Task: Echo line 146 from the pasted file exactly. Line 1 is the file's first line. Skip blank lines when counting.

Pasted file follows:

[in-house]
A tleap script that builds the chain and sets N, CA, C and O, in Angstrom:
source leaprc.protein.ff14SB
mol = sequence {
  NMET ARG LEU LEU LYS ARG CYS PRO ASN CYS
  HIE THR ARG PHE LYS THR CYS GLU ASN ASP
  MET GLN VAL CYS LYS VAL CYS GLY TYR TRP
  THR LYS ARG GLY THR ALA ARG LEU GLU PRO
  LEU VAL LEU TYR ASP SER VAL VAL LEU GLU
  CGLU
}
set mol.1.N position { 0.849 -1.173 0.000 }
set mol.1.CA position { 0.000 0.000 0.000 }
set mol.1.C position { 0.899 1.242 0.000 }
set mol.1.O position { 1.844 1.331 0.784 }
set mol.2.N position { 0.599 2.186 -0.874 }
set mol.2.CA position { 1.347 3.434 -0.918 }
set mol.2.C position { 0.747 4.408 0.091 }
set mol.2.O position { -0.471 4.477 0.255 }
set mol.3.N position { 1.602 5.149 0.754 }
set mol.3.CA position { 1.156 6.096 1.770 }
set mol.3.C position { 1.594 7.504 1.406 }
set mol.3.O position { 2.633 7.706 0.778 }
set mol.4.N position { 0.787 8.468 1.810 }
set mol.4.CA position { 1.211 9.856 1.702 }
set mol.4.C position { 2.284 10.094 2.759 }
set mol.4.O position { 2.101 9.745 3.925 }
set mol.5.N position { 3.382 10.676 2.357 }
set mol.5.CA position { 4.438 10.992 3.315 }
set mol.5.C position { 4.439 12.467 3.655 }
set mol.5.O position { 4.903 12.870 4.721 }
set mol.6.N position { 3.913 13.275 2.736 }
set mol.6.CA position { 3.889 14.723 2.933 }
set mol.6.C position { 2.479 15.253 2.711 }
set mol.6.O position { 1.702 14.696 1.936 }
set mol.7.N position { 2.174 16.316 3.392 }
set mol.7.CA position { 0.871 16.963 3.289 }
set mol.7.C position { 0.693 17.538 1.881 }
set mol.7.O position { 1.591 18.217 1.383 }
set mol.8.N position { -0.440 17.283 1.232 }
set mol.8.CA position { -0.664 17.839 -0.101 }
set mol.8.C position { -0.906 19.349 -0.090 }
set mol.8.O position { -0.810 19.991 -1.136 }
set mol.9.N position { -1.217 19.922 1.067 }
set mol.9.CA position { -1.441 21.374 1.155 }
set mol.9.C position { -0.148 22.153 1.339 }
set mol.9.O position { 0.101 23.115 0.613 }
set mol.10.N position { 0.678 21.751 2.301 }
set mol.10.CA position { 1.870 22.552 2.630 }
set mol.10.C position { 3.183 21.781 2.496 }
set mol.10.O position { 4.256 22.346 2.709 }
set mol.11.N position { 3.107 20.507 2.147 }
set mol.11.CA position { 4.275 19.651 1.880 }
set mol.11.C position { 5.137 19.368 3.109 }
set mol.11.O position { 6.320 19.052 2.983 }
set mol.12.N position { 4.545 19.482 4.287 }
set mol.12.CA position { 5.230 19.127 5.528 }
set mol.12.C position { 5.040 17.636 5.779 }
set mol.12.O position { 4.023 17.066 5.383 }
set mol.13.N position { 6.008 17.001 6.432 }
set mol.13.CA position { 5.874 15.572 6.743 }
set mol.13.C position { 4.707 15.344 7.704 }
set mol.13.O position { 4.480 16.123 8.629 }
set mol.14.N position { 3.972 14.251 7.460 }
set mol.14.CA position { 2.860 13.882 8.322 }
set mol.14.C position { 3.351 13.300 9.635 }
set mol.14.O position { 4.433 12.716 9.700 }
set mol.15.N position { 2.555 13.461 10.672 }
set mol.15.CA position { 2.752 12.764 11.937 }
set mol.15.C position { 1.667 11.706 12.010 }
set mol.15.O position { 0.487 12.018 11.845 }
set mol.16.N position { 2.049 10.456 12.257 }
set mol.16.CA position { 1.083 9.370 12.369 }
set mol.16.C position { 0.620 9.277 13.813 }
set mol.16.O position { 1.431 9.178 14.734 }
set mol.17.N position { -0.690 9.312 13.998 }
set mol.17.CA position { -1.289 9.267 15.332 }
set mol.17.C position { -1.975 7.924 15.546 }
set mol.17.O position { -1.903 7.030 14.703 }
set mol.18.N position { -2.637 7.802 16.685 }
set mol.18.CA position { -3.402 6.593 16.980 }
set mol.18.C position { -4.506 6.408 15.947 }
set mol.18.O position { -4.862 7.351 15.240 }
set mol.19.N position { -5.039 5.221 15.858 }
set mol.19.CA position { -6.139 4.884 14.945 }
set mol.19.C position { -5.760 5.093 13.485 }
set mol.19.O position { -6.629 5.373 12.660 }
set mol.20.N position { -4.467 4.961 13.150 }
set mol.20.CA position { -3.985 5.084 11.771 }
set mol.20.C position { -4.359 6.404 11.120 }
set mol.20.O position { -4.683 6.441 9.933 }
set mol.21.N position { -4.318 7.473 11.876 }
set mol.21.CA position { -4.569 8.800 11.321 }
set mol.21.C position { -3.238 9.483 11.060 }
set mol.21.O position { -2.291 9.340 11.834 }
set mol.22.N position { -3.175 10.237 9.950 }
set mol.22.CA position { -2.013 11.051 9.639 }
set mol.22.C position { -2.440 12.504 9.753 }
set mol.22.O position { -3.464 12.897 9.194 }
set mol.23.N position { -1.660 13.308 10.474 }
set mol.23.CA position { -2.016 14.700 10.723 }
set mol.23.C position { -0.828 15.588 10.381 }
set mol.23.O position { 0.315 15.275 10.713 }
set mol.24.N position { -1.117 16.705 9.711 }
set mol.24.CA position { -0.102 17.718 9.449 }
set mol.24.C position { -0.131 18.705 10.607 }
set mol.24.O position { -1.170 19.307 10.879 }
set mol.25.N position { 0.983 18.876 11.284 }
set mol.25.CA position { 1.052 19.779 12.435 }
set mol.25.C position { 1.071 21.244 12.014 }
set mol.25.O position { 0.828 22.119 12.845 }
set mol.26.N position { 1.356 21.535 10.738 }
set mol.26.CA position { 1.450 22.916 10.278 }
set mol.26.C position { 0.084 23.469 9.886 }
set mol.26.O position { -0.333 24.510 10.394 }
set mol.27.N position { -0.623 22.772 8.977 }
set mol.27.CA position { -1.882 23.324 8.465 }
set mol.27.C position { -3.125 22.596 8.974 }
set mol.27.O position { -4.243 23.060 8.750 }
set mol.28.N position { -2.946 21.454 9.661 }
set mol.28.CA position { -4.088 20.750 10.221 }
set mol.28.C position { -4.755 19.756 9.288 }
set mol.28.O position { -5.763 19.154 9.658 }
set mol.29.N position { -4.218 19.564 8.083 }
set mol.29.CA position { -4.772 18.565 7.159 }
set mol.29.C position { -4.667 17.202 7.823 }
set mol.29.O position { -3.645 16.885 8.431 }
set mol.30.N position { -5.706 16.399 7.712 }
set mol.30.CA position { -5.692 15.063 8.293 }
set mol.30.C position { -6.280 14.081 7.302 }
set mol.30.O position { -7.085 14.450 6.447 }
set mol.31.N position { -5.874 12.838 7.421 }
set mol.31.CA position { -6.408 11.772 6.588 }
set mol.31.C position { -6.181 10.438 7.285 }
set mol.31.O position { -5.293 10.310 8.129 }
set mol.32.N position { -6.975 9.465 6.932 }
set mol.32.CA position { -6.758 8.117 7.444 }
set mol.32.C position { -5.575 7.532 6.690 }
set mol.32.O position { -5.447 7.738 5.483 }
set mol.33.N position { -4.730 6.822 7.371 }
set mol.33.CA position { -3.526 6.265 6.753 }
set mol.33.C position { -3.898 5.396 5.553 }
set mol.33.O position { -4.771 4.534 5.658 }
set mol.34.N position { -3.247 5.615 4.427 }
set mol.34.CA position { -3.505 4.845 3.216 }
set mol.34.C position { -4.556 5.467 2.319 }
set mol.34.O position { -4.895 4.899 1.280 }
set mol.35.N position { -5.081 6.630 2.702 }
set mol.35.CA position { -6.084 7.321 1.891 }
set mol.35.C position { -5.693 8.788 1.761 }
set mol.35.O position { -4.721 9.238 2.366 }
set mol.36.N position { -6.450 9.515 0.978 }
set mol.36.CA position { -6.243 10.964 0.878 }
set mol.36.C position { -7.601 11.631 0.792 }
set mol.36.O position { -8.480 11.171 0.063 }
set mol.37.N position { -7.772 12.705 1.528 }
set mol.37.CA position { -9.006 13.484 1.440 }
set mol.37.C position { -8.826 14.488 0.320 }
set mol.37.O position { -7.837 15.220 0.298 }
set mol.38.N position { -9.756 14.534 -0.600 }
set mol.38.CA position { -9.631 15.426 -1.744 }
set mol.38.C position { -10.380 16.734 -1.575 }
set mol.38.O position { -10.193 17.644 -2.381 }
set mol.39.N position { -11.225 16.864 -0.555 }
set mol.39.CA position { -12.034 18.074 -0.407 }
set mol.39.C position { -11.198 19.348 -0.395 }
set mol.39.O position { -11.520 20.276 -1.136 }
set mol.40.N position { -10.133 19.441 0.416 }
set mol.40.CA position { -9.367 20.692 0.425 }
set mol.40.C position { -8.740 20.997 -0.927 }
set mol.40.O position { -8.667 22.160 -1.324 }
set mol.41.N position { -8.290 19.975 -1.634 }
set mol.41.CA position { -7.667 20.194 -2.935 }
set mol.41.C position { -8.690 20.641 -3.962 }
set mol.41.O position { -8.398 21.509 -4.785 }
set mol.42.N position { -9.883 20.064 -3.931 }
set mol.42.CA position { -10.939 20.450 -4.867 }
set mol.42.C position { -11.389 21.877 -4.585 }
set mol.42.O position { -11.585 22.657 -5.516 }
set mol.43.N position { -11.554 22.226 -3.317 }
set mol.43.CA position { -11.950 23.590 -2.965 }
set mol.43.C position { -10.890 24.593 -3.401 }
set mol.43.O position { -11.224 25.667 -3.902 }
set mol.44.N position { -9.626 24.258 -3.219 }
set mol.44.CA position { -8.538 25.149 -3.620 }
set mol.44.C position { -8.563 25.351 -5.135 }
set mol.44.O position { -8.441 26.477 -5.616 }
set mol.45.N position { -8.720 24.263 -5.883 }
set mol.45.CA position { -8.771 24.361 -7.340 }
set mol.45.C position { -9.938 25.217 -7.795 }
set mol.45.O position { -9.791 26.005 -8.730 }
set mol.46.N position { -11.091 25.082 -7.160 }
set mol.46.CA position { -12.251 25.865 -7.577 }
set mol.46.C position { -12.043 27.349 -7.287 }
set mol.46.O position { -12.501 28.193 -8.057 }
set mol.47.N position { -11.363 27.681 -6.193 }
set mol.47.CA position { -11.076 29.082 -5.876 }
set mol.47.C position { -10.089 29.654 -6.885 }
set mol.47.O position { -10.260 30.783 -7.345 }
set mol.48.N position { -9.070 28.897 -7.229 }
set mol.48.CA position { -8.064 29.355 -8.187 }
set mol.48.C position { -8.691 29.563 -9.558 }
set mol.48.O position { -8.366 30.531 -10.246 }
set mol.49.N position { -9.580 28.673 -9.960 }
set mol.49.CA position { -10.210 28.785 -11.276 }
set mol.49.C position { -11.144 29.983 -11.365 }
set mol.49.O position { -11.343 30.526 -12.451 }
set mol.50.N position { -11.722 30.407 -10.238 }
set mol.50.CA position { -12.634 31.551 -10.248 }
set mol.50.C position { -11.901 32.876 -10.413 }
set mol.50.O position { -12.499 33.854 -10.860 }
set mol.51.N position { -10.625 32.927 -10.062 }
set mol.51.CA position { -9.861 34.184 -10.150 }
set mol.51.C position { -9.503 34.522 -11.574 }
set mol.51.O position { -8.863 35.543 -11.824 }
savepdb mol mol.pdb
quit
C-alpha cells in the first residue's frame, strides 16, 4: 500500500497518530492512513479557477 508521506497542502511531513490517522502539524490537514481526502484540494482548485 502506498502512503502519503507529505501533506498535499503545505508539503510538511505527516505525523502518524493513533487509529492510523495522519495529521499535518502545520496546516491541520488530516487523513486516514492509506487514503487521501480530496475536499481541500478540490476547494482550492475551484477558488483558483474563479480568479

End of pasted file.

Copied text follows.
set mol.34.C position { -4.556 5.467 2.319 }